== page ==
• Gently heat 8 tbsp of olive oil in a heavy bottom pan and add onions, to soften but not brown.
  • Add carrots and then celery. This is when you can get creative – for example 300g potatoes diced, 3 courgettes diced, 100g french beans sliced, 225g savoy cabbage shredded. You could substitute peas for beans, use butternut squash for courgette, kale for cabbage etc etc. You can also add squishy tomatoes, diced. Add each veg type one at a time to the carrot/onion/celery mix, cook for a few minutes and then add the next.
  • Once all veg has been added, pour in the veg stock – if you have a parmesan rind knocking about (NEVER bin them!) then this is the point you add it to the soup. If prepping for vegetarians/ vegans, leave out parmesan.
  • Cover the pan and let everything cook very very slowly for around 2 hours until thickened but not stand a spoon up thick – add a bit more water at this point if too thick.
  • Add the cannellini beans  Cook for 5 minutes, then turn up the heat and add the pasta. This will take about 10 minutes.
  • Fish out the parmesan rind if used (nice to gnaw on). Give it all a good stir and check for seasoning. Serves 6.
  • We always invite people to style their soup so provide some chopped herbs – basil/ parsley, extra virgin olive oil to drizzle, pesto, croutons (made from stale bread, dried in the oven or in a dry frying pan and seasoned with oregano and a splash of olive oil once toasted), grated cheese etc.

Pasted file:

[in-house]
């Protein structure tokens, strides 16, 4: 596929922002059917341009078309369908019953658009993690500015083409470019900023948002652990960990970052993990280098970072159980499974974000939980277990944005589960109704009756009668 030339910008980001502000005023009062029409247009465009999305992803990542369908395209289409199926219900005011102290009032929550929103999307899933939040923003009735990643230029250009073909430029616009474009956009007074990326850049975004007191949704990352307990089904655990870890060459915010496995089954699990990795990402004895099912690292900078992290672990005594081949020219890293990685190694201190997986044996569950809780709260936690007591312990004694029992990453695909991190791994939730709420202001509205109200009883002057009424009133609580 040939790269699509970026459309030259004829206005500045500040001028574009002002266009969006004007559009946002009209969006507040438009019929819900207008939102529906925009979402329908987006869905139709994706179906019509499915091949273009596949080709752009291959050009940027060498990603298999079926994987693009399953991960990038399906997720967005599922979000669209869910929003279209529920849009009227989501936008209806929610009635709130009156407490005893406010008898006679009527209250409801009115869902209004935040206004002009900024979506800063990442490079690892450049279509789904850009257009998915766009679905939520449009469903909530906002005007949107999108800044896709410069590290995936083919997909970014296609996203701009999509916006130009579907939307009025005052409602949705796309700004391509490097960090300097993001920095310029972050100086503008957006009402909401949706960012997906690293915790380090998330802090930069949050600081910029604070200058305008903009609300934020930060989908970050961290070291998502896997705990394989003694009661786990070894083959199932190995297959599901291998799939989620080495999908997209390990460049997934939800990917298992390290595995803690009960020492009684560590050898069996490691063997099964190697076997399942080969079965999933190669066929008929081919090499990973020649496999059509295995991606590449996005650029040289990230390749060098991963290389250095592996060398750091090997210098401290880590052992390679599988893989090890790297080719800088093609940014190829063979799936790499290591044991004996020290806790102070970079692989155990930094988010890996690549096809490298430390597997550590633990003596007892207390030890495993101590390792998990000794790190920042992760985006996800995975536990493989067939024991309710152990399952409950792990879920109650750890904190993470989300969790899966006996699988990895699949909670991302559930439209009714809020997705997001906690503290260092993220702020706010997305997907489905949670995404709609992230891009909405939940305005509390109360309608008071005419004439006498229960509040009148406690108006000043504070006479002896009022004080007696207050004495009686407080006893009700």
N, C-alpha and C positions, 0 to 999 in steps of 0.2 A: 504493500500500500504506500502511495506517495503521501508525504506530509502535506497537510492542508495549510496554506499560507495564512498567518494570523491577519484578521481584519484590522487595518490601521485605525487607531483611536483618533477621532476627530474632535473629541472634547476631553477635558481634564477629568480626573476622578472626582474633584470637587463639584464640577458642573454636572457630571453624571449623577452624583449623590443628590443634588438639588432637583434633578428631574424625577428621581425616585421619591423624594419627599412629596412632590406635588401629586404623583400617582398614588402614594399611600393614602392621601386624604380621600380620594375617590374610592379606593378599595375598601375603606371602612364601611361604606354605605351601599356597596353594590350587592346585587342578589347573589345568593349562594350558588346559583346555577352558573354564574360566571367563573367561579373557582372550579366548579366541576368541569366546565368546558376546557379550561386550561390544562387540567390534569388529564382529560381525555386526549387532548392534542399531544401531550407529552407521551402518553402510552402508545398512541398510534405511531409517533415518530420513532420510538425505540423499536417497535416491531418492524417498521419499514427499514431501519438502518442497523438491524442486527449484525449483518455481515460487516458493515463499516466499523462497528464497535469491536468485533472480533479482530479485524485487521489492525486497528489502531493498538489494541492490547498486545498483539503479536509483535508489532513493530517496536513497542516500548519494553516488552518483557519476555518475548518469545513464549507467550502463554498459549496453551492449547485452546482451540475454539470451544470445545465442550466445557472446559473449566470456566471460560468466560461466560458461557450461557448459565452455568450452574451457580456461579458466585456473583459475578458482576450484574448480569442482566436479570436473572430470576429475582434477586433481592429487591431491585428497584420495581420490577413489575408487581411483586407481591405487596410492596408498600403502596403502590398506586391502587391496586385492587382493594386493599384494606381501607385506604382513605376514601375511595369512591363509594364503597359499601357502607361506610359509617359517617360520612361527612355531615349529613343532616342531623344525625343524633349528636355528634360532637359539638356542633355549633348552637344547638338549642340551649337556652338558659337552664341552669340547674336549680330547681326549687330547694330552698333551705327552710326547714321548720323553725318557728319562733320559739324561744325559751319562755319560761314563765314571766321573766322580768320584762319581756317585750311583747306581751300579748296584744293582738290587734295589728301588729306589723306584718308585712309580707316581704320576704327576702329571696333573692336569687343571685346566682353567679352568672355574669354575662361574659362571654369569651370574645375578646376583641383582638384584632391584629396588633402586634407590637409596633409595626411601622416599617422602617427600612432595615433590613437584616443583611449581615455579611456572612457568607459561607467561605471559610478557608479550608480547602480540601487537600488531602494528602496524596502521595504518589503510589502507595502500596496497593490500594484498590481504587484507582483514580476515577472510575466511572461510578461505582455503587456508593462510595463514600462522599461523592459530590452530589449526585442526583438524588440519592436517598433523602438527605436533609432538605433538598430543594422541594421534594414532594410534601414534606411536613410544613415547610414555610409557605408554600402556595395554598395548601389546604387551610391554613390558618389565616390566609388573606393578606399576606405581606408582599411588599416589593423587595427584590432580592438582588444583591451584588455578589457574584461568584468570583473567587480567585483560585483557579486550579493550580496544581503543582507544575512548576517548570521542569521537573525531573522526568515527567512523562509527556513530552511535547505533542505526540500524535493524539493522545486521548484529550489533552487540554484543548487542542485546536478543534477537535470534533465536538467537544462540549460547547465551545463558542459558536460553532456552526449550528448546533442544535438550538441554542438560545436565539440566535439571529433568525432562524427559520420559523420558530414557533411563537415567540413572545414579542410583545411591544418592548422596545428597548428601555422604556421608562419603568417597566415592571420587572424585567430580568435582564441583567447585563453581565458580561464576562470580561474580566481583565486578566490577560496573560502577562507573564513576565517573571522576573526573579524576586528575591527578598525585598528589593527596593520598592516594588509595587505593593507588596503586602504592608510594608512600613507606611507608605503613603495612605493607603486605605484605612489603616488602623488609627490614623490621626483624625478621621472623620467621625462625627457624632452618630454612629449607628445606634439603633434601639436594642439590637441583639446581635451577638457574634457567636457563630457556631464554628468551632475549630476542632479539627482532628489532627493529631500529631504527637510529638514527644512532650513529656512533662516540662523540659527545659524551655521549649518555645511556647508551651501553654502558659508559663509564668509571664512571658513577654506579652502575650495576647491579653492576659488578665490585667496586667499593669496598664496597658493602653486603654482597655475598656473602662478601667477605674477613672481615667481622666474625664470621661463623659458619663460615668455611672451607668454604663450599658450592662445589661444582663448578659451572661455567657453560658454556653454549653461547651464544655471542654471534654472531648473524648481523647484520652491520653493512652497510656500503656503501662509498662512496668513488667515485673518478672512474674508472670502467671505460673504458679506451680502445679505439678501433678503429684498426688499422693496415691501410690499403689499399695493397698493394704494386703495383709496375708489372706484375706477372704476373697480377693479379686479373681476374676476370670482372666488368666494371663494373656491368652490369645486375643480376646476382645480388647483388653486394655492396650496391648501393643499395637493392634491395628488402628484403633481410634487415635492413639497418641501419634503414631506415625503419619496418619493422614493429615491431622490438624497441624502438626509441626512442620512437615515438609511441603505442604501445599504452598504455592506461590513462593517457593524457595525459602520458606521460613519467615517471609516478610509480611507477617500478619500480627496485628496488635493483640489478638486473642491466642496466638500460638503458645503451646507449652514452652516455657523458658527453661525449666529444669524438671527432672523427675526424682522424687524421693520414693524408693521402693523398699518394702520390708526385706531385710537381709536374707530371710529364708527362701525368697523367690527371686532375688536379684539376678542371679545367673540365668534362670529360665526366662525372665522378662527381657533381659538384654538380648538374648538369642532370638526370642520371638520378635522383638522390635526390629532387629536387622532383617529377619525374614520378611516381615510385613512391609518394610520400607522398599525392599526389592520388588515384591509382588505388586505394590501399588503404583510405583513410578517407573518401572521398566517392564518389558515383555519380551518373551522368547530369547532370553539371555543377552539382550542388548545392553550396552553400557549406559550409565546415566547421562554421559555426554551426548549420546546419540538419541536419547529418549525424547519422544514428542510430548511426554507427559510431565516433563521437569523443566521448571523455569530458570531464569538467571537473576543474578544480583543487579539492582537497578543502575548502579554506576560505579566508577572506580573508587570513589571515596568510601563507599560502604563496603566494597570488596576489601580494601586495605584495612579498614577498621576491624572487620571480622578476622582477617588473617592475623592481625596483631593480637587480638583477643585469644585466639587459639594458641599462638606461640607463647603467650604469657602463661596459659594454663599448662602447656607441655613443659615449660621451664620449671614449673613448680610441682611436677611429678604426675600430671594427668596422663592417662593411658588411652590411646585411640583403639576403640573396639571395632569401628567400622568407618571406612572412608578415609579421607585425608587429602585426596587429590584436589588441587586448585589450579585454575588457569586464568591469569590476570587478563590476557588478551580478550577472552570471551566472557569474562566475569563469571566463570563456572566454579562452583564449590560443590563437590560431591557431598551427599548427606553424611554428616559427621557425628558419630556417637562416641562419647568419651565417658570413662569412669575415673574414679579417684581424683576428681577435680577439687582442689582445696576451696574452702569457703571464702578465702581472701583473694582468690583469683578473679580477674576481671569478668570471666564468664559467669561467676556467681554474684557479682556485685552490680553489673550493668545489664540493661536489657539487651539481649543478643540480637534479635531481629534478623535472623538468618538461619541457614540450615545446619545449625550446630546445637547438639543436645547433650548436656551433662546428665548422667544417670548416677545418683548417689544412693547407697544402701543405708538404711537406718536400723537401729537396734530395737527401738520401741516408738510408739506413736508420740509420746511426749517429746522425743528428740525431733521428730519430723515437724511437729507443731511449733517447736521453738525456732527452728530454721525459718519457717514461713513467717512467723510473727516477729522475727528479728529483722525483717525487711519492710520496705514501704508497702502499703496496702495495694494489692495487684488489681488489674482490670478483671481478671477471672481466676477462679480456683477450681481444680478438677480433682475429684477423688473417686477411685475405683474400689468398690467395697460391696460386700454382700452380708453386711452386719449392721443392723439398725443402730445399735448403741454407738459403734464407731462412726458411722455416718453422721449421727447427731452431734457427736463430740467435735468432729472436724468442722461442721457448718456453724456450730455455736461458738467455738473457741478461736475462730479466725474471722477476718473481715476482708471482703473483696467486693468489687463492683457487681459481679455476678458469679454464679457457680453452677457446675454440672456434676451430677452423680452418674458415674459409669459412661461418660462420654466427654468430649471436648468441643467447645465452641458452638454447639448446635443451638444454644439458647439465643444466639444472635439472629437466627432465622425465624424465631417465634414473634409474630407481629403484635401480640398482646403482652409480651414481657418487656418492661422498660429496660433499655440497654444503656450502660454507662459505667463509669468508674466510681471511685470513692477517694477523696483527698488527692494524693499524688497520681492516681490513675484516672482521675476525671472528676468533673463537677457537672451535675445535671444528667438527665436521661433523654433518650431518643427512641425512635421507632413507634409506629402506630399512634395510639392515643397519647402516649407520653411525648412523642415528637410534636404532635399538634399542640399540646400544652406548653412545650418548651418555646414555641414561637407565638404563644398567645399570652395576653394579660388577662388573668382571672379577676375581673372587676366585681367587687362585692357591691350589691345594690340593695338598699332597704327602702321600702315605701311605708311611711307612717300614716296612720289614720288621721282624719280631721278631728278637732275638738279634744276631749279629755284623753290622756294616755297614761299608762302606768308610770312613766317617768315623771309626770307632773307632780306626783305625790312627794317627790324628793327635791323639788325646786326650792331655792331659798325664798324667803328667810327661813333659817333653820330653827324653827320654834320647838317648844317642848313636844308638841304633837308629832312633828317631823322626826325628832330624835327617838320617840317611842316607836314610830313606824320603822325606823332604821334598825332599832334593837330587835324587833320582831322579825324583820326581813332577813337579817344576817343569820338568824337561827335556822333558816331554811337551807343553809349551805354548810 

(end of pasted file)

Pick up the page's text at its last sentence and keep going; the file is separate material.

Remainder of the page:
Plum Betty from Food SOS

Food SOS is project run by Community Youth Ventures CIC for Feedback as part of the Growing Food Citizens project in Buckinghamshire UK. We work with young people and families to look at ways to reduce the food they waste in the home. We worked together to explore recipes that help people from all backgrounds to use up items that are commonly wasted or neglected in the home like bread, banana and milk.

This recipe is a delicious way to use up stale bread and make the most of plums when they are in season. 



200g old bread

85g butter or vegan alternative

85g brown sugar (white also works)

1 tsp cinnamon

1.25 kg plums, chopped

1 tbsp caster sugar

1 tbsp cornflower

200ml cold water

yoghurt, to serve (optional)

  • Preheat oven to 200 degrees
  • Tear bread into chunks
    Spread chunks over large baking tray and bake for 10-12 minutes, stirring occasionally until evenly crisp
  • Scrape bread into bowl, and stir in butter, brown sugar and cinnamon.
  • Reduce the oven to 160 degrees
  • Put plums, caster sugar and cornflower into a large lidded pan
  • Over a medium heat, stir for 1-2 mins until the cornflower has dissolved.
  • Add the water, cover and simmer for 15-20 mins
  • Layer the plums and bread chunks in an ovenproof dish and bake for 20 mins.
  • You can serve alone or with yoghurt, cream, ice cream. You can also try adding honey instead of sugar. Or even combine other fallen fruits depending on season and crop (eg blackberries, rhubarb or apples)